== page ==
Born To Kill comes with a gunshot, a serious deranged relationship and an audio commentary by Author/Historian Eddie Muller with audio excerpts from Director Robert Wise. Clash By Night comes with: Commentary w/ filmmaker Peter Bogdanovish/Audio excerpt from Fritz Lang, on top of the theatrical trailer. Crossfire comes with the featurette: Crossfire: Hate Is Like A Gun, and an audio commentary with film historians Alain Silver and James Ursini, complete with audio interview excerpts of director Edward Dmytryk. Dillinger has an audio commentary with JOHN MILIUS (yes!), interspersed with audio interview excerpts of screenwriter Philip Yordan, along with the theatrical trailer. The Narrow Margin includes: an audio commentary by filmmaker William Friedkin, with audio interview excerpts of director Richard Fleischer, and the original theatrical trailer.
Outside of the Film Noir Classic Collection, WB has gotten off their lazy spectacular DVD-a-week assess and brought you the release of Point Blank. John Boorman’s undisputed classic (undisputed, well, because it’ll kill you good if you disagree), has everyone’s favorite hardass Lee Marvin fighting for the good ol’ American way of pissing everyone off, all in the name of being cool, daddio. Marvin (as Walker) "strides through Los Angeles with the steel-eyed stare of a stone-cold killer, or perhaps a ghost. Betrayed by his wife and best friend, who gun him down point-blank and leave him for dead after a successful heist, Walker blasts his way up the criminal food chain in a quest for revenge. Did he survive the shooting or return from the grave, or is it all a dying dream?" Using flashbacks, New Wave techniques, and all around "startling shifts in setting", Boorman brings you the demise of the gangster film and the rise of the extreme anti-hero, all set to the intensive craziness of everything that’s going around him. If you’re wondering why the plot sounds so familiar, that’s because Mel Gibson and Oscar-winner Brian Helgeland grabbed the original novel The Hunter, and threw it all together to make the rather half-baked and extremely steel blue Payback. Now if you’ll excuse me, I’m off to bash someone’s brains out.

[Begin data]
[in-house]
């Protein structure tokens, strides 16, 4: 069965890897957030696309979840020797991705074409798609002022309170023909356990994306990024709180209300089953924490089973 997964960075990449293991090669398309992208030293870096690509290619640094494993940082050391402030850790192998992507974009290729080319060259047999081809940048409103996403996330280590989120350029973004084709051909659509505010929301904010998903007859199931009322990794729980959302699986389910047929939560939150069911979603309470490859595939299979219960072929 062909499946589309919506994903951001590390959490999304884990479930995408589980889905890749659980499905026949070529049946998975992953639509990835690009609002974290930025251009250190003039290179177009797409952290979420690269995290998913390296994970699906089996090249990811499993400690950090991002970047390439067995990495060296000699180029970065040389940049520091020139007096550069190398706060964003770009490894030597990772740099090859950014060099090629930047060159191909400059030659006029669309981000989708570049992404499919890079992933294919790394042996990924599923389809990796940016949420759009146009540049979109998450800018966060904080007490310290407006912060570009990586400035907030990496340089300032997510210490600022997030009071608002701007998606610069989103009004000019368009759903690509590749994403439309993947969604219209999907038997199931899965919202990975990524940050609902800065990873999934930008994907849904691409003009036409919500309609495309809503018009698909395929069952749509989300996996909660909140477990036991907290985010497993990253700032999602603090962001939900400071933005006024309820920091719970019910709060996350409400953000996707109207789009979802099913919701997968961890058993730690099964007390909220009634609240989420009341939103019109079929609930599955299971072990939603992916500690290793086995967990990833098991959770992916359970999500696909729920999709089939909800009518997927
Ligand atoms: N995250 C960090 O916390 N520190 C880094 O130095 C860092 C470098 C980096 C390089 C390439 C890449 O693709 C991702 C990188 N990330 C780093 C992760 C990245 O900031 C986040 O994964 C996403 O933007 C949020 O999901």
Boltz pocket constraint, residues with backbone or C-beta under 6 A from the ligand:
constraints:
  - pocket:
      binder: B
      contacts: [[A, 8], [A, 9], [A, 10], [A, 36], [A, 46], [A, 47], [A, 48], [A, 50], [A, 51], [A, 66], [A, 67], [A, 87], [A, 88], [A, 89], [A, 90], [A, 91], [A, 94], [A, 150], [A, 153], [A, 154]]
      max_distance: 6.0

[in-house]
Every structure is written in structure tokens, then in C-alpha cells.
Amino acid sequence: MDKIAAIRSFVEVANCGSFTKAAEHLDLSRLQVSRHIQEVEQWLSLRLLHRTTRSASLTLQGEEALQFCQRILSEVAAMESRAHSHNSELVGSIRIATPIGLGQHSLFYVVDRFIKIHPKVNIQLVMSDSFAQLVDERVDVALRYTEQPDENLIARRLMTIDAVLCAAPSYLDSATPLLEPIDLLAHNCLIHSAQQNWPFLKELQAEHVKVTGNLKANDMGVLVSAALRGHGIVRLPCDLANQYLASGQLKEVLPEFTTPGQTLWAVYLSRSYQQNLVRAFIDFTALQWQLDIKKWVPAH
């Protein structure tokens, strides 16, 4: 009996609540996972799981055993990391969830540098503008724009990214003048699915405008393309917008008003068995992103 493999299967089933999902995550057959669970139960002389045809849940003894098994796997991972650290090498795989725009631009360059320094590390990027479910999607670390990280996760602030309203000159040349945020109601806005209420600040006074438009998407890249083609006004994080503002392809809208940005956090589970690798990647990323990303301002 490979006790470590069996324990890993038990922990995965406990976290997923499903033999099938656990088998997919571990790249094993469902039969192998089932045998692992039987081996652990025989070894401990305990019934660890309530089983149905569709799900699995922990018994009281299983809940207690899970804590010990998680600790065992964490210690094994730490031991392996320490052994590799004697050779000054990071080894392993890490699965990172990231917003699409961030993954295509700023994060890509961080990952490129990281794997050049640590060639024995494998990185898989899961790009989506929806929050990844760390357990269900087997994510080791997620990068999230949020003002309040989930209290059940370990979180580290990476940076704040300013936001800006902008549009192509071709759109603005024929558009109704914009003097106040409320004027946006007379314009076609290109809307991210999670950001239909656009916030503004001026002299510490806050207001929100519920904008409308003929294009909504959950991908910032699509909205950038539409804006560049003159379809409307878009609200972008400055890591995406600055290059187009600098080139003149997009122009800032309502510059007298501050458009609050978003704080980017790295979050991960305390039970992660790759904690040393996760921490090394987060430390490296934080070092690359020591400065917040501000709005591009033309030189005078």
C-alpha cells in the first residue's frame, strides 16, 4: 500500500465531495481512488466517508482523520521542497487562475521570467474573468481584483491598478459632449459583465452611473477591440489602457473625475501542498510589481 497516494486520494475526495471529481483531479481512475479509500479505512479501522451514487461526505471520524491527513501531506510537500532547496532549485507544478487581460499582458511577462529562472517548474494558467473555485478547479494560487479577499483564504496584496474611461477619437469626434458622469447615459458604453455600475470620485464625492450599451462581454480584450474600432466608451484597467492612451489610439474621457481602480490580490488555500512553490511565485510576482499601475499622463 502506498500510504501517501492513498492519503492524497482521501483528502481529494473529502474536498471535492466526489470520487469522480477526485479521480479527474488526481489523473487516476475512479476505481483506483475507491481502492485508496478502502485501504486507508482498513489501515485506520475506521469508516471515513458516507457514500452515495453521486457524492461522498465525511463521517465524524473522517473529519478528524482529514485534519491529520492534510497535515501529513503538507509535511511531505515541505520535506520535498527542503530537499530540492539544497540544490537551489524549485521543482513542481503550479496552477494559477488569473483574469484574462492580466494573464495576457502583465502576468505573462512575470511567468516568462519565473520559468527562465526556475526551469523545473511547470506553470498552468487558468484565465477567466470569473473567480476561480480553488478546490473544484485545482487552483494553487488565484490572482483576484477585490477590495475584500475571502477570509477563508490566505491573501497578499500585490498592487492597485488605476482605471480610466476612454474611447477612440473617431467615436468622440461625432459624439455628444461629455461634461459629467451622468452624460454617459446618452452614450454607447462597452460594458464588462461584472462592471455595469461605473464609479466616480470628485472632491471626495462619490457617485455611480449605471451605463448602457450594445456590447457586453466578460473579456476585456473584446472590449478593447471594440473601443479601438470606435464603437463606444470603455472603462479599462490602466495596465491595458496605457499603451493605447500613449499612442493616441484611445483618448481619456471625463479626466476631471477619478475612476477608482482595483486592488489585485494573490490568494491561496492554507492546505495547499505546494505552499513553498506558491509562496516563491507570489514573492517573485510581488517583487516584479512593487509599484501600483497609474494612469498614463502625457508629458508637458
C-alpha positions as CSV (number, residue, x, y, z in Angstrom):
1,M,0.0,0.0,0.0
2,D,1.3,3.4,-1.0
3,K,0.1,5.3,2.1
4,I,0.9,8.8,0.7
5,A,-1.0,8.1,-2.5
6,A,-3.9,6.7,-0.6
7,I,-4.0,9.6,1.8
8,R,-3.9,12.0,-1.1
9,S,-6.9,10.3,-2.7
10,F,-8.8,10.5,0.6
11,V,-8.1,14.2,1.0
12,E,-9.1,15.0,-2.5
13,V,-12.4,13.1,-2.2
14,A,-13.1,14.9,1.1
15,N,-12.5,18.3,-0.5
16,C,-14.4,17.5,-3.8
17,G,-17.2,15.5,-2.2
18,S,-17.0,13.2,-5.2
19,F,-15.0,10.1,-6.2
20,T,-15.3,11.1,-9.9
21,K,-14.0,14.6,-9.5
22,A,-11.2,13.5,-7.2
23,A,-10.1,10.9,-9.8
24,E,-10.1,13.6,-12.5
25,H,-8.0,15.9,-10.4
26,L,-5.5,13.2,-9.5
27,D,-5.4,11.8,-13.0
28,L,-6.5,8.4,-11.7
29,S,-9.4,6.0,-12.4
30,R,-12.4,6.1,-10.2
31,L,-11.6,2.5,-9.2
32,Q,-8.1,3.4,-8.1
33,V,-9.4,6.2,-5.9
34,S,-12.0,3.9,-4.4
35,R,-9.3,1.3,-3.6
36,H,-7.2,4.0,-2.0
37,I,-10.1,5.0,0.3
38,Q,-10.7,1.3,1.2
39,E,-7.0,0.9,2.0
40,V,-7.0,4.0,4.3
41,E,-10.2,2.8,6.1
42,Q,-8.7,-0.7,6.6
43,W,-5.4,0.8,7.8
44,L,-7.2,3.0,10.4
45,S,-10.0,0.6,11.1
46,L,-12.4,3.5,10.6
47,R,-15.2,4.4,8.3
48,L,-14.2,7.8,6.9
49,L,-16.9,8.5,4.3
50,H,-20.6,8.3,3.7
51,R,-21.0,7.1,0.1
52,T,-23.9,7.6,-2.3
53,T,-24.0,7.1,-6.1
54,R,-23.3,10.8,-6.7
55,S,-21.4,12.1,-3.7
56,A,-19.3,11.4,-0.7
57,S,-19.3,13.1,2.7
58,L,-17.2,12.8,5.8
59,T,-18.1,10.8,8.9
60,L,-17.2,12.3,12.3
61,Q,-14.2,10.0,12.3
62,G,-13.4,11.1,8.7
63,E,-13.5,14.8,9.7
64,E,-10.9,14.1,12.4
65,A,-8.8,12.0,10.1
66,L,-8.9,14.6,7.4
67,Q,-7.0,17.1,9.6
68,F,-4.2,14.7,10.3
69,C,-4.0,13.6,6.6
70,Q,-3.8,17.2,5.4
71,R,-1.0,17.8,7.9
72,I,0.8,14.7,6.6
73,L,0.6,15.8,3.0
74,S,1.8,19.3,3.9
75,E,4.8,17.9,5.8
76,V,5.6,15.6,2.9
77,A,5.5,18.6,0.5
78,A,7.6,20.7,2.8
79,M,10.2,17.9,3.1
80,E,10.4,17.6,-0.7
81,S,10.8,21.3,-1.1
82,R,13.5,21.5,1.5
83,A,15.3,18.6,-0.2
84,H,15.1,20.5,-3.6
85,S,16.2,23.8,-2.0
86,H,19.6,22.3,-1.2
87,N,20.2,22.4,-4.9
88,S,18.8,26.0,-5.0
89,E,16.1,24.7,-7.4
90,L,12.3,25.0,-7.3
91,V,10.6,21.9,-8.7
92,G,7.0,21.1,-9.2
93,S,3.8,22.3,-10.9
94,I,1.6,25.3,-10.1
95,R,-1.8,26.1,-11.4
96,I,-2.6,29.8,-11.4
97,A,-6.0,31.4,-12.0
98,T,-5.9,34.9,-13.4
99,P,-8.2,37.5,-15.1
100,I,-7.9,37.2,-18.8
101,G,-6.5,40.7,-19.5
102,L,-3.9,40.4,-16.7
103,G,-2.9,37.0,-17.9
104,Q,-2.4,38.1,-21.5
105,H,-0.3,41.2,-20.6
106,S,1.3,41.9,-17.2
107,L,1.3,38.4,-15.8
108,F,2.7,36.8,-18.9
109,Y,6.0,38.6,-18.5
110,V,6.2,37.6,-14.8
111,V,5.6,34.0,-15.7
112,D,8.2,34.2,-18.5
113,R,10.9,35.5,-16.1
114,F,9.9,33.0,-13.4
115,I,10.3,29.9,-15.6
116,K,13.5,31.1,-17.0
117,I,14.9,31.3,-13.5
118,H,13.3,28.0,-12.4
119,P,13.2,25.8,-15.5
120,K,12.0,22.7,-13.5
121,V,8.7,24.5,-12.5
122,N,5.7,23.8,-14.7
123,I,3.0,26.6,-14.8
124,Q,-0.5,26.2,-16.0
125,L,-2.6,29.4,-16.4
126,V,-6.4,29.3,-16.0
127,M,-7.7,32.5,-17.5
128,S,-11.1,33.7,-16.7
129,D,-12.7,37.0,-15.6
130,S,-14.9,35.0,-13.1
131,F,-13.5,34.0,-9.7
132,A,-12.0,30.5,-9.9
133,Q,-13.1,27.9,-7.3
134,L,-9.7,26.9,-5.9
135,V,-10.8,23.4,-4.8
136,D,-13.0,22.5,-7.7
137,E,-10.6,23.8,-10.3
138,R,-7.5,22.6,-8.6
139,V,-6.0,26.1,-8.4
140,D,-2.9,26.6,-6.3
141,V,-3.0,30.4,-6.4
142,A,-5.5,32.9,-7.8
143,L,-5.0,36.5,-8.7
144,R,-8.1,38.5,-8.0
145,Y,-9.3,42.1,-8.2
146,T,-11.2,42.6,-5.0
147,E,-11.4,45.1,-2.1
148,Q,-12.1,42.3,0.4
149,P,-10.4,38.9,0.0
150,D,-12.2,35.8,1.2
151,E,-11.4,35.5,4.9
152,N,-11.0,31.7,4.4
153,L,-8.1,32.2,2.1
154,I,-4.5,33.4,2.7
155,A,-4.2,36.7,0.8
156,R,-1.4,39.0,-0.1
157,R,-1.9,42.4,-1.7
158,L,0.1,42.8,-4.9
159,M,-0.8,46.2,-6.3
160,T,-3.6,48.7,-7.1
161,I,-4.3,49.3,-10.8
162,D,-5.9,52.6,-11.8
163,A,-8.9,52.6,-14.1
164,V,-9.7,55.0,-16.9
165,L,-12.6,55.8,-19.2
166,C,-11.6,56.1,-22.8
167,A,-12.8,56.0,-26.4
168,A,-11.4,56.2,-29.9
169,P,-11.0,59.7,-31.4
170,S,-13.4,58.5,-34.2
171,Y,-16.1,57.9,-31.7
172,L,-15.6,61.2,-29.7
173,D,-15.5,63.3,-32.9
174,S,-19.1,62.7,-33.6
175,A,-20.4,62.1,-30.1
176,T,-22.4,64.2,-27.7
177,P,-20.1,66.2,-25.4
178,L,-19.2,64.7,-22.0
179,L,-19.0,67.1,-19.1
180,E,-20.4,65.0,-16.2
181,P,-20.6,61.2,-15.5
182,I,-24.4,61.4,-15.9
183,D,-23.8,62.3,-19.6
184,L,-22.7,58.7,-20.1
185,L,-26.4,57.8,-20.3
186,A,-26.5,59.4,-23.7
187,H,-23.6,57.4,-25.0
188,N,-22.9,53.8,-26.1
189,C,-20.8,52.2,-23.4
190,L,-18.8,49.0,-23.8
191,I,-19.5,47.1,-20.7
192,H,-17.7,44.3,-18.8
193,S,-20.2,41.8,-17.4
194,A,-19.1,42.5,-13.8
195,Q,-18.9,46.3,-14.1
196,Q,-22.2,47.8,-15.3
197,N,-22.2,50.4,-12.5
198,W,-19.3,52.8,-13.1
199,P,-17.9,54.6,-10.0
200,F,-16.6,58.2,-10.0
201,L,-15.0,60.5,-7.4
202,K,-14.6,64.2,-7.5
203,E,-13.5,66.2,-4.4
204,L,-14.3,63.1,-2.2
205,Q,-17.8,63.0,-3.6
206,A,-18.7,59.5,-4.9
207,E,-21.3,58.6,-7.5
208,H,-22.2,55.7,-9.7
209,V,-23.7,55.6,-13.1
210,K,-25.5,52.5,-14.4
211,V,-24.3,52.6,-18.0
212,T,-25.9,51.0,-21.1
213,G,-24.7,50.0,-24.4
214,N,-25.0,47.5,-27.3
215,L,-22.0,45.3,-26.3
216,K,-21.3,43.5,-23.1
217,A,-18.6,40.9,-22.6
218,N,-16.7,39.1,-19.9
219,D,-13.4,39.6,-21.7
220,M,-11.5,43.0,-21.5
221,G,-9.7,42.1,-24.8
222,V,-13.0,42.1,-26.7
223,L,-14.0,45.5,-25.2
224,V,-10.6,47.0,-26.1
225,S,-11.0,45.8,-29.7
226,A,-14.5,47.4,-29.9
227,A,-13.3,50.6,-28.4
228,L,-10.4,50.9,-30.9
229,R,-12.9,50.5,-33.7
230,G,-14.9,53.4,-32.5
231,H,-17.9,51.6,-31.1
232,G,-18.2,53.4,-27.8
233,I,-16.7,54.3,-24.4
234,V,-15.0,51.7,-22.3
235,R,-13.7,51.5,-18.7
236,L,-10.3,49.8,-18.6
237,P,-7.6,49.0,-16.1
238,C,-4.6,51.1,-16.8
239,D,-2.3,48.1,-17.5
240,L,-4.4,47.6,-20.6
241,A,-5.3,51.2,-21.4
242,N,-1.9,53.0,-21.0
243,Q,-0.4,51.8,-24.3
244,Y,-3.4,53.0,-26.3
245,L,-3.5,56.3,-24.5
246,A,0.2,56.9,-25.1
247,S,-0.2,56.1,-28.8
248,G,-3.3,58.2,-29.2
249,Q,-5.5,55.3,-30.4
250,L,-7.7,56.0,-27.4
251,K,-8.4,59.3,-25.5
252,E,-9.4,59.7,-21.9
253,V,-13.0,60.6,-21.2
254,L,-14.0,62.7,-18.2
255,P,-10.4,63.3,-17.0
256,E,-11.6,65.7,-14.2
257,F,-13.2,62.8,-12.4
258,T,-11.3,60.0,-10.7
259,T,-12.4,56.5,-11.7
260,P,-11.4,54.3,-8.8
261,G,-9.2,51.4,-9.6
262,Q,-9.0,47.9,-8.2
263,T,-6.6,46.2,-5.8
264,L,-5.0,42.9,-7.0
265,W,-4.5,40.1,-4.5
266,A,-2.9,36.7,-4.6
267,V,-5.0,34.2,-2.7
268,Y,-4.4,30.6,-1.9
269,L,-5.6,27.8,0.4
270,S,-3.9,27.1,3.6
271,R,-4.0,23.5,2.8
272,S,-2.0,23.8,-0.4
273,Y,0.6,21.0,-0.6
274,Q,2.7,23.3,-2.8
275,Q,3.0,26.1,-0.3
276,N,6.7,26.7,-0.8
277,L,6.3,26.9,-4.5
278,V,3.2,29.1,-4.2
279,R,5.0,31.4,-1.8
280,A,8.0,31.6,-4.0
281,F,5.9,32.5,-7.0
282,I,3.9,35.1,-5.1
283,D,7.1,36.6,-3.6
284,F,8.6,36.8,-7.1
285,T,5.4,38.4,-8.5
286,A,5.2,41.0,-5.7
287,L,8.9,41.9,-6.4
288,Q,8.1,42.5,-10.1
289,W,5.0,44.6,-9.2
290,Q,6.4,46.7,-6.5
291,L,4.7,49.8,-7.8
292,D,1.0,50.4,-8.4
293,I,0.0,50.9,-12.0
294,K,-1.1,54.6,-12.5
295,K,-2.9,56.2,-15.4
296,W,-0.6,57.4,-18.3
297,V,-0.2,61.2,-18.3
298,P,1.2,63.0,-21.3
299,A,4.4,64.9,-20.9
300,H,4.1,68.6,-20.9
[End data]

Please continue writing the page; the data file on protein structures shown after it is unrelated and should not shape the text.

Firing the barrel, Point Black explodes with: (a supposed amazing) audio commentary with auteur Steven Soderberg and Director John Boorman and 02 vintage featurettes: The Rock Part One and The Rock Part Two.
I’m assuming not many of the guys here liked director Gurinder Chadha’s previous film, Bend It Like Beckham, partly because they’re not going to watch that type of Girl Power! (it’s actually an infectious film that makes you smile) Most of those who did venture their horny eyes into screening it have probably thrown the inevitable "sexiest tomboy beanpole" phrase out there in the world, before being pummeled into submission courtesy of a rather large man. In the mold of Chadha’s previous film, in the sense that she’s bringing forth a great message for young girls and women alike, she sets her singing and dancing sights on Jane Austen’s novel, again mixing in a far Eastern culture and titling it Bride & Prejudice. "Lalita Bakshi (Aishwarya Rai) is the lovely and eligible daughter of her socially ambitious mother and father. Mother and father want to be sure that Lalita, the most beautiful of their four daughters, settles down with a man worthy of her, but she has proven resistant to matchmaking, announcing that she will choose her own husband, and will choose him for love. But while attending the wedding of a friend, Lalita meets Will Darcy (Martin Henderson), a college buddy of family friend Raj who is the son of a wealthy hotel magnate. Lalita finds that Will makes a strong impression on her — she can’t stand him, but she also can’t get him out of her mind. Will feels the same way about her, and as they inadvertently chase one another over three continents, will morbid fascination grow into true love?" These modern updates of classic British novels do have the innate fascination of seeing the mechanics of how they updated the films, and why. But, I have this feeling that most of you out there would rather be watching Reanimator than watching the huge dance pieces centered around a very, very attractive woman.
Gaily sing and dance your way into: audio commentary by director/cowriter Gurinder Chadha and cowriter Paul Mayeda Berges, a making-of featurette, some deleted scenes, some extended songs, Ashanti’s song (joy!) and a Conversation with actors Aishwarya Rai and Martin Henderson, where the pair just forgo the conversation and slobber all over their hot bodies.